- David Placek, Lexicon, The Globe And Mail, May 2014
This argument was rooted in an Intel example. The Intel Pentium brand did not directly communicate the notion of a powerful microprocessor, but it was once the global standard for power computing. Pentium eliminated the era of naming Intel’s microprocessors using engineering nomenclature, such as 4044s or 8088s. This new Pentium brand rolled off the tongue and symbolized superior microprocessor performance.
The work on Fiberlane’s brand strategy came to a head on February 27, 1998. Terry outlined the communication objectives for the brand.
First, the new brand had to be highly correlated with advanced technology, speed, and massive bandwidth. The latter point addressed Vinod Khosla’s notion of the arrival of the “Terabit Tsunami.” Fiberlane’s solution would overcome the frustration of service providers unable to deliver the desired bandwidth and speed that their customers sought.
Second, the new name must support responsiveness, availability, and problem solving. Terry wanted the company portrayed as “can do.”
Third, the company moniker must carry the simple, confident, straightforward, “can do” message that Terry insisted upon.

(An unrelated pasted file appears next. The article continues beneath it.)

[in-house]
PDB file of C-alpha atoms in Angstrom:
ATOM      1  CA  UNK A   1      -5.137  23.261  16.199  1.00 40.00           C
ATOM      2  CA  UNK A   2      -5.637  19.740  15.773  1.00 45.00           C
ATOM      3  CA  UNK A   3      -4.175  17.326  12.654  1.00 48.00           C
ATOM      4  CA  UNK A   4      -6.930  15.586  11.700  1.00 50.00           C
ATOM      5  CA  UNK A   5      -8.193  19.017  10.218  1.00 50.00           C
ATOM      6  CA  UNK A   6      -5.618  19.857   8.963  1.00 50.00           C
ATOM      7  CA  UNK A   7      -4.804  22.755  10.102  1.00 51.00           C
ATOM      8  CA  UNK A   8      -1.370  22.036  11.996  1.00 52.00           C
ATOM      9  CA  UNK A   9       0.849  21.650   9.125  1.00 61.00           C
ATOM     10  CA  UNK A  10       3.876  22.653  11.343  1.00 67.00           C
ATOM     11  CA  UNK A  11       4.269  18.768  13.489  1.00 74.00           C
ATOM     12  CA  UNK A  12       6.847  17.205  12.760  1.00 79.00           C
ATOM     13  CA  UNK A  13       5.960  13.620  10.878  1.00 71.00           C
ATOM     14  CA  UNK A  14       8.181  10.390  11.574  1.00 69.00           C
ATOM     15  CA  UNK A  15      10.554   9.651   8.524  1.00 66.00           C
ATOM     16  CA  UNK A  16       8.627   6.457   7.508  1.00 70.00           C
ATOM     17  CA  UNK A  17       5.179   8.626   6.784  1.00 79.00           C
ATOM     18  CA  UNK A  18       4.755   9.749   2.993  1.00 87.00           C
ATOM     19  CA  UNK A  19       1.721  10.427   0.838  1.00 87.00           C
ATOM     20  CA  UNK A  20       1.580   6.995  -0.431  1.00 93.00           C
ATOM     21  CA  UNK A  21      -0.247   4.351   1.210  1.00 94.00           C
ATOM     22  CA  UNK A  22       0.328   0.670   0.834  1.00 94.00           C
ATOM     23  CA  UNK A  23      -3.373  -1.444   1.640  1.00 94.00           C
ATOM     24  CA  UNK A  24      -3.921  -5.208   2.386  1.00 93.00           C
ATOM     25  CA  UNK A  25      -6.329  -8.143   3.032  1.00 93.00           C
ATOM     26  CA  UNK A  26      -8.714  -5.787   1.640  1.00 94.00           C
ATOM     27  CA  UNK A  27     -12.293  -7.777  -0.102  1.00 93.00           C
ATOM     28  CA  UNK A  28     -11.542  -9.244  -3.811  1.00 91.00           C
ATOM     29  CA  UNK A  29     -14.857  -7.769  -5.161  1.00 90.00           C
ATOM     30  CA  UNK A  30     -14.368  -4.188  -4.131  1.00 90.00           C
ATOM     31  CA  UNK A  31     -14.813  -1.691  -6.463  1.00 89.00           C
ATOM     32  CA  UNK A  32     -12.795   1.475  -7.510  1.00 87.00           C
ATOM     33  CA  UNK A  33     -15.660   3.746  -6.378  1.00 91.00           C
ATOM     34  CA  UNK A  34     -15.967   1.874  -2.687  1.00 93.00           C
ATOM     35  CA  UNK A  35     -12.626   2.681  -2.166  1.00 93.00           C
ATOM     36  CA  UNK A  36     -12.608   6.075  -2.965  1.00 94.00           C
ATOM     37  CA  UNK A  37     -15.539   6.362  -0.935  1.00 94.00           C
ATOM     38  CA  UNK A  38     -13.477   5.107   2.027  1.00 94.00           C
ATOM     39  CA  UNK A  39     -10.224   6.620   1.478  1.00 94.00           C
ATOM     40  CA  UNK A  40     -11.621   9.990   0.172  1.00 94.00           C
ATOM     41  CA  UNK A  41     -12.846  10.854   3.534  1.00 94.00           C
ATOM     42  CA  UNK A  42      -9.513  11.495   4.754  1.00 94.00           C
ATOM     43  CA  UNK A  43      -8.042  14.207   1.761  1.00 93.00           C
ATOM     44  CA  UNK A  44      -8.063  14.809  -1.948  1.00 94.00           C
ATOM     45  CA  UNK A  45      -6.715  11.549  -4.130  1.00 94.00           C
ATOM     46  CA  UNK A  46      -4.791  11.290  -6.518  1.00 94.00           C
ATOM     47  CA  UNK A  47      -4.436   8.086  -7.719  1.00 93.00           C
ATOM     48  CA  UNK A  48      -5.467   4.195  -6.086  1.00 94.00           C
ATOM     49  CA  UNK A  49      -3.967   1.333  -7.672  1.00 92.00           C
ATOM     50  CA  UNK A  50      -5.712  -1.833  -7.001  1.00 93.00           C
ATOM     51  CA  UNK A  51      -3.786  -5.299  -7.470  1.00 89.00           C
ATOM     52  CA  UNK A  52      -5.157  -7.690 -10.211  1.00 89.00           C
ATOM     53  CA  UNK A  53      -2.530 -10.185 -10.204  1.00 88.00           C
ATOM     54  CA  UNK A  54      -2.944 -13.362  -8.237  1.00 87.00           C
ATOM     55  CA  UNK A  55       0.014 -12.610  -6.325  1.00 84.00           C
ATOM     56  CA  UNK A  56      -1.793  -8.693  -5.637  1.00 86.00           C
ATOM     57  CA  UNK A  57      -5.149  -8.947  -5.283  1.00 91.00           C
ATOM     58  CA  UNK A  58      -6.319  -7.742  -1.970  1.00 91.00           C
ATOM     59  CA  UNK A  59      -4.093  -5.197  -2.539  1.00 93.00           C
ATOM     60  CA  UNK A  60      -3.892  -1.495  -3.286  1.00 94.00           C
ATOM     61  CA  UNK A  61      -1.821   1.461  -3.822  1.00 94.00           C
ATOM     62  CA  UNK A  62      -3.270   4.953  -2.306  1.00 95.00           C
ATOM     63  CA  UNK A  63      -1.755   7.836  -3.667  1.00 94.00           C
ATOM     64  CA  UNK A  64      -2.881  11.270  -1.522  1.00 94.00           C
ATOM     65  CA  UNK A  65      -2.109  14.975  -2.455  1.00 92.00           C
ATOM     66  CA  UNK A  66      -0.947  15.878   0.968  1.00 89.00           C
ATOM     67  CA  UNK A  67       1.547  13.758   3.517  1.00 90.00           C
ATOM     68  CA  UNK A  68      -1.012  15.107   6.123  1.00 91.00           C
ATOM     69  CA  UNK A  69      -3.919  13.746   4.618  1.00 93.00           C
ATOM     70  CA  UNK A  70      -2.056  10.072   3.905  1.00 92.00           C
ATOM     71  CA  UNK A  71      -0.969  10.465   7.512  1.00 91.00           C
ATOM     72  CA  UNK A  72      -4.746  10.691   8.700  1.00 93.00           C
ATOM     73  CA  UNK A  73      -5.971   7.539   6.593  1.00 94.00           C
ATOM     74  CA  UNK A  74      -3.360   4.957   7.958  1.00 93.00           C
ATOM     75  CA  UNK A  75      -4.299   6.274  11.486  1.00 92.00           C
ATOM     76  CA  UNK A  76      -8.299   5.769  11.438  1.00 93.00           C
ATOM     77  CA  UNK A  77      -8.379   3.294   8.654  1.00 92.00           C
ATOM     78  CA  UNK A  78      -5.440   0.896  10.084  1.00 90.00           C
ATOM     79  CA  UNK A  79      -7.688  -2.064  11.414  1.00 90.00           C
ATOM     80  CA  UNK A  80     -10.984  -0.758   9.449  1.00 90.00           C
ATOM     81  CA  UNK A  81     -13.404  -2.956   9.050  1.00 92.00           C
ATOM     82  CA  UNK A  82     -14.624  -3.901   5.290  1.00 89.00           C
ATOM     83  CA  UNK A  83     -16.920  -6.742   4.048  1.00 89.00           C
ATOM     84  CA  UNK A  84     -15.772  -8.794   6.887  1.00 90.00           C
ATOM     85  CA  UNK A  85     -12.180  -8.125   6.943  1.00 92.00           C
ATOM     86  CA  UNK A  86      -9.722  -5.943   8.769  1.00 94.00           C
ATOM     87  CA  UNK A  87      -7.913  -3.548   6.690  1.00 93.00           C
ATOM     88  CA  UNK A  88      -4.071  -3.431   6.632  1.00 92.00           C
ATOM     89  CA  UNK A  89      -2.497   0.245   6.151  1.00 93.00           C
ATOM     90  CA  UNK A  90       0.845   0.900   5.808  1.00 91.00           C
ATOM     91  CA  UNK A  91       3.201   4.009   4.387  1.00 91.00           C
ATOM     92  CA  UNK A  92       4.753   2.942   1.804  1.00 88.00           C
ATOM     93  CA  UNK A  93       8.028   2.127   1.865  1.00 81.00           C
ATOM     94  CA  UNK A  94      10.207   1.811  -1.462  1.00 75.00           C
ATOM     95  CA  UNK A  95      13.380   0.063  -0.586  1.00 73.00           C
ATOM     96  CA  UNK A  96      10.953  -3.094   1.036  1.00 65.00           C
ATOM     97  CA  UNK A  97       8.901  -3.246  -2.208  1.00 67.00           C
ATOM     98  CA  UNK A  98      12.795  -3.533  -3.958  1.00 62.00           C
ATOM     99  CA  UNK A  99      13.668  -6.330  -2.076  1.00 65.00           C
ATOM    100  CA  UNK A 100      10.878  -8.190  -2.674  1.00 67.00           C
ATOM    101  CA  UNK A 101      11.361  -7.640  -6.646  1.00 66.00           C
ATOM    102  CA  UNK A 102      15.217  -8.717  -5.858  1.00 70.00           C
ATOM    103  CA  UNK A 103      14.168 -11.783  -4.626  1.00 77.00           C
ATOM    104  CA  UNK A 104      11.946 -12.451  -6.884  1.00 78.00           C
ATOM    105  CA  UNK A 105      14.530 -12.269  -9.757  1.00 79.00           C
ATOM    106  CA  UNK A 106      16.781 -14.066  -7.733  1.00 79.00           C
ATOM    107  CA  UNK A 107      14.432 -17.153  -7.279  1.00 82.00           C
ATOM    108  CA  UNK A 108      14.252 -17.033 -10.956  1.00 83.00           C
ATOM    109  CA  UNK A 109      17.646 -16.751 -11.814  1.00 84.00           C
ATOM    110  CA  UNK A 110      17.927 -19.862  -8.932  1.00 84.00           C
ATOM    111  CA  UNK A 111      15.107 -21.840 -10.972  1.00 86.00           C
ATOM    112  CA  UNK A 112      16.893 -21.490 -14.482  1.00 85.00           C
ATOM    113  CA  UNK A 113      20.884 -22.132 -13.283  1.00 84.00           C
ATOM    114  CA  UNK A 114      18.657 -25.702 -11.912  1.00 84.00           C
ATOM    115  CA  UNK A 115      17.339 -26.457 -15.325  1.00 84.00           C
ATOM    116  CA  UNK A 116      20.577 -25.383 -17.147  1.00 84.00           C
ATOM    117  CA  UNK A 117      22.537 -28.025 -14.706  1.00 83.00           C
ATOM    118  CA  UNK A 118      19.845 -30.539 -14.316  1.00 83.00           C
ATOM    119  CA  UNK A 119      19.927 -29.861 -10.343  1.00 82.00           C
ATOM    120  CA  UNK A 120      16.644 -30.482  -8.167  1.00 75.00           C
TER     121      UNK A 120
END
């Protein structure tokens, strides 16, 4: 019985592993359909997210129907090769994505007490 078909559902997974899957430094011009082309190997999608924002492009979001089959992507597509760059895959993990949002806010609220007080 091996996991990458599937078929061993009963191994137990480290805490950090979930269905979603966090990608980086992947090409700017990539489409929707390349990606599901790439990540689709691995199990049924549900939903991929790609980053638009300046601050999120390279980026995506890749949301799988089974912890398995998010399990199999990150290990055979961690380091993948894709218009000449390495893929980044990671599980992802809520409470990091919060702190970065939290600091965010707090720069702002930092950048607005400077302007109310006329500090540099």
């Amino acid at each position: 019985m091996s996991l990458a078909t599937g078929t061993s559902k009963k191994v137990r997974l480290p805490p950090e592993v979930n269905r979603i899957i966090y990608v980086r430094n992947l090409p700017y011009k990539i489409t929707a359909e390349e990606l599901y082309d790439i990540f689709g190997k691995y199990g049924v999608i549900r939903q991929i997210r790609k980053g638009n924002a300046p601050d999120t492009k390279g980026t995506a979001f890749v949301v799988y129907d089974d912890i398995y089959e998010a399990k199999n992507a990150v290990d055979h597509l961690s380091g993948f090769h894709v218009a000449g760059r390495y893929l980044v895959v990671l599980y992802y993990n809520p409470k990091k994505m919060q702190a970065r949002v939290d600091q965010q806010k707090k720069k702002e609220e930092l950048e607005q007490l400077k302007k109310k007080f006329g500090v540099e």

Fifth, the company was to be portrayed as a change agent and intent on “facilitating change in the industry and becoming critical to its customers.” Accordingly, the new name must be distinctive within the industry, symbolizing that it would, as Terry further argued, “Either make the rules or change the rules.”
Last, but not least, the new name had to suggest a company that possessed a creative attitude.
Developing the Brand
As Lexicon listened to this array of objectives, they kept “Team Fiberlane’s” focus on the idea of brand as a concept, as a predisposition to buy, as a promise. Extending this concept of brand further, Lexicon highlighted that a brand is all about beliefs, expectations, and promises. Imagery of a vessel suggested that a brand must have the ability to carry a message, an idea, and a promise. In fact, Lexicon argued that the focus needed to be less on whether a name is immediately understood and liked by customers, and more on “the name’s potential as a vehicle to weave an ongoing story that is larger than the brand itself.”
The brand became Cerent (pronounced SAYR-ent) for the company and Cerent 454 for the product, both of which were unveiled in mid-1998.
The brand story was captured by the product’s ability to break the bandwidth bottleneck in the constraining metropolitan optical transport network. In fact, the Cerent solution marked the inauguration of a whole new product category that uniquely addressed this multi-billion dollar market it helped to define – Multi-Service Provisioning Platform (or MSPP).
In less than two years, the Cerent brand was valued in excess of $7 billion and the underlying product became larger than life.
They did it right!
- Mark Twain